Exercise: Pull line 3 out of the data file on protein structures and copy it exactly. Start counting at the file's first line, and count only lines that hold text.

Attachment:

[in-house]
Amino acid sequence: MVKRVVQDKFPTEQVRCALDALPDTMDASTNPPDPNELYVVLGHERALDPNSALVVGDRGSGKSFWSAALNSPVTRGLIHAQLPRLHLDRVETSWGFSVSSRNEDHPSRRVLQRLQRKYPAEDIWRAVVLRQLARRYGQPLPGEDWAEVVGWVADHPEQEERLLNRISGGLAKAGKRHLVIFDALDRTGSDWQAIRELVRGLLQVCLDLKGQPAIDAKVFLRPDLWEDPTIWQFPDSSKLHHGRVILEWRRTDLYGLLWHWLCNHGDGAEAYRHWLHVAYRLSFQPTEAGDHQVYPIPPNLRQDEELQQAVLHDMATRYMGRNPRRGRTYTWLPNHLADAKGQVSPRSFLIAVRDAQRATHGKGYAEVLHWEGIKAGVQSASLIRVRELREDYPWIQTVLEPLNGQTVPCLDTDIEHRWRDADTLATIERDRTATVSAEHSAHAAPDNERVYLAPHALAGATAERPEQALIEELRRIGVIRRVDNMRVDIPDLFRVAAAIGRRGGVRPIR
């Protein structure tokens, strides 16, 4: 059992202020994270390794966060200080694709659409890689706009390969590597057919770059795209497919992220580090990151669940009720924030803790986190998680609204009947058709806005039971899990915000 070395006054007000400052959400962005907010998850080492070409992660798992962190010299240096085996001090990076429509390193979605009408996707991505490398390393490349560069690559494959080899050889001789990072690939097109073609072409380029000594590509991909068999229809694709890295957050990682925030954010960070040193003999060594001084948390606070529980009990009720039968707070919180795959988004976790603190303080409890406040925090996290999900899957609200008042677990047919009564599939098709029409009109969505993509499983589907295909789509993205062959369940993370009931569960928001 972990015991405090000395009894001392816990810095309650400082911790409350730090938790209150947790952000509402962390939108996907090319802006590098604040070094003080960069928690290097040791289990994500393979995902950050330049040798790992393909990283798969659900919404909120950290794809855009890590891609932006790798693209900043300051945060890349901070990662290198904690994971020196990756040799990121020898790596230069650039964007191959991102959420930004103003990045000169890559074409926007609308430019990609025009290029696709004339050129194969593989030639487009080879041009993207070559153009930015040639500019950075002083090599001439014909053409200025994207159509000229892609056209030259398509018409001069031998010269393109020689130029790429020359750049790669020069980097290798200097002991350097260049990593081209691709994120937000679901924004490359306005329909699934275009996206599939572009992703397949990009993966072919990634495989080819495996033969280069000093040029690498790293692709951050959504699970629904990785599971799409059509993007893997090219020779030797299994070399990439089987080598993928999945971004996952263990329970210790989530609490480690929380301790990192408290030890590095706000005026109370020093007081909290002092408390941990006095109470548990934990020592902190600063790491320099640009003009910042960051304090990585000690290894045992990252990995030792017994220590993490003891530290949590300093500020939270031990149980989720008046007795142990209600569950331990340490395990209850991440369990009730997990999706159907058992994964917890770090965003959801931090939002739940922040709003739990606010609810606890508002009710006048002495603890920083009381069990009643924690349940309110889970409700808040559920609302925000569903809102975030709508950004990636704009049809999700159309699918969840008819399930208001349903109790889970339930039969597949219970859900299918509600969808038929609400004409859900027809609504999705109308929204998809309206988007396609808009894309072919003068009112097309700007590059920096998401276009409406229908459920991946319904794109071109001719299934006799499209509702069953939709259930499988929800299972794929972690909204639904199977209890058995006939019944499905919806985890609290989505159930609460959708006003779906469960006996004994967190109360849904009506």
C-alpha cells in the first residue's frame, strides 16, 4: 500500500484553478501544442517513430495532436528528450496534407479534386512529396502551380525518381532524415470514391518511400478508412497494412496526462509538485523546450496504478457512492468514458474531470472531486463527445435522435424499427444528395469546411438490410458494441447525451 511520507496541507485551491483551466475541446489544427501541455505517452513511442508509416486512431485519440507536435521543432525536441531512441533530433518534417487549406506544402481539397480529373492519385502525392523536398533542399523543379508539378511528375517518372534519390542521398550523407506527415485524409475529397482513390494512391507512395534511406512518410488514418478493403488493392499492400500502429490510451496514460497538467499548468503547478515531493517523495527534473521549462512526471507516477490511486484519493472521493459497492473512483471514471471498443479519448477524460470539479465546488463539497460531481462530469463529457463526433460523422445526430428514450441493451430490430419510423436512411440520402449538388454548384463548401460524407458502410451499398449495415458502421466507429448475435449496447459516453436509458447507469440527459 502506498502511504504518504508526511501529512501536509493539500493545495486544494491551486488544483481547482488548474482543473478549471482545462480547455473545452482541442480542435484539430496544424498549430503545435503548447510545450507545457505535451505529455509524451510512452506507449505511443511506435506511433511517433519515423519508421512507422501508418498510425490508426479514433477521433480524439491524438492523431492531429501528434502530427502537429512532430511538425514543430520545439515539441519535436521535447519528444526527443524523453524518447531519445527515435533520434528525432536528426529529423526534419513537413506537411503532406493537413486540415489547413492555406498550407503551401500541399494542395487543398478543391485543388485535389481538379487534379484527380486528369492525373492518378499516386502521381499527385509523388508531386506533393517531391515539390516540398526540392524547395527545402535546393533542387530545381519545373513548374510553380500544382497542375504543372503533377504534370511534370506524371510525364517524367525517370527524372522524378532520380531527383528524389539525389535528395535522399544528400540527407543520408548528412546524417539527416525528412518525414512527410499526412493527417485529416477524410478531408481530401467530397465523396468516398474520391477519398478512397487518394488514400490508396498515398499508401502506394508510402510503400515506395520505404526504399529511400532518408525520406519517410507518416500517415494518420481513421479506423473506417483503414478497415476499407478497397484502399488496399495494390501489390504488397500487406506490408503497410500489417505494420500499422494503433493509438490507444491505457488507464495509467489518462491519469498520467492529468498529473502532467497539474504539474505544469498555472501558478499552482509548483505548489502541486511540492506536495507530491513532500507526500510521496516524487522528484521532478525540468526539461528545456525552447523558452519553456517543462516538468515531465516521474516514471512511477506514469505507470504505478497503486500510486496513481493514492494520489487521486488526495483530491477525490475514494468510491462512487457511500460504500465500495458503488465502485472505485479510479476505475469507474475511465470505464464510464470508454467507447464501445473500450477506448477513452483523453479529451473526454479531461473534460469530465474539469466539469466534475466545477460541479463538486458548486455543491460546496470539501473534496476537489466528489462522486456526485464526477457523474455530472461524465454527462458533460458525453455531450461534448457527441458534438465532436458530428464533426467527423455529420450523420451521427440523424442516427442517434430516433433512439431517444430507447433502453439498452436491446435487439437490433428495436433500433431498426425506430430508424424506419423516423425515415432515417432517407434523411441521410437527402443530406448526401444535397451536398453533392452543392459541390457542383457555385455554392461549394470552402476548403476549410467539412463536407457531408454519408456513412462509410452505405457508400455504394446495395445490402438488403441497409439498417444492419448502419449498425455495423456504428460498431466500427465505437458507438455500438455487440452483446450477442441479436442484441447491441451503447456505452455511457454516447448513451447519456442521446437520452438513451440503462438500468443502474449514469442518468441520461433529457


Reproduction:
């Protein structure tokens, strides 16, 4: 059992202020994270390794966060200080694709659409890689706009390969590597057919770059795209497919992220580090990151669940009720924030803790986190998680609204009947058709806005039971899990915000 070395006054007000400052959400962005907010998850080492070409992660798992962190010299240096085996001090990076429509390193979605009408996707991505490398390393490349560069690559494959080899050889001789990072690939097109073609072409380029000594590509991909068999229809694709890295957050990682925030954010960070040193003999060594001084948390606070529980009990009720039968707070919180795959988004976790603190303080409890406040925090996290999900899957609200008042677990047919009564599939098709029409009109969505993509499983589907295909789509993205062959369940993370009931569960928001 972990015991405090000395009894001392816990810095309650400082911790409350730090938790209150947790952000509402962390939108996907090319802006590098604040070094003080960069928690290097040791289990994500393979995902950050330049040798790992393909990283798969659900919404909120950290794809855009890590891609932006790798693209900043300051945060890349901070990662290198904690994971020196990756040799990121020898790596230069650039964007191959991102959420930004103003990045000169890559074409926007609308430019990609025009290029696709004339050129194969593989030639487009080879041009993207070559153009930015040639500019950075002083090599001439014909053409200025994207159509000229892609056209030259398509018409001069031998010269393109020689130029790429020359750049790669020069980097290798200097002991350097260049990593081209691709994120937000679901924004490359306005329909699934275009996206599939572009992703397949990009993966072919990634495989080819495996033969280069000093040029690498790293692709951050959504699970629904990785599971799409059509993007893997090219020779030797299994070399990439089987080598993928999945971004996952263990329970210790989530609490480690929380301790990192408290030890590095706000005026109370020093007081909290002092408390941990006095109470548990934990020592902190600063790491320099640009003009910042960051304090990585000690290894045992990252990995030792017994220590993490003891530290949590300093500020939270031990149980989720008046007795142990209600569950331990340490395990209850991440369990009730997990999706159907058992994964917890770090965003959801931090939002739940922040709003739990606010609810606890508002009710006048002495603890920083009381069990009643924690349940309110889970409700808040559920609302925000569903809102975030709508950004990636704009049809999700159309699918969840008819399930208001349903109790889970339930039969597949219970859900299918509600969808038929609400004409859900027809609504999705109308929204998809309206988007396609808009894309072919003068009112097309700007590059920096998401276009409406229908459920991946319904794109071109001719299934006799499209509702069953939709259930499988929800299972794929972690909204639904199977209890058995006939019944499905919806985890609290989505159930609460959708006003779906469960006996004994967190109360849904009506």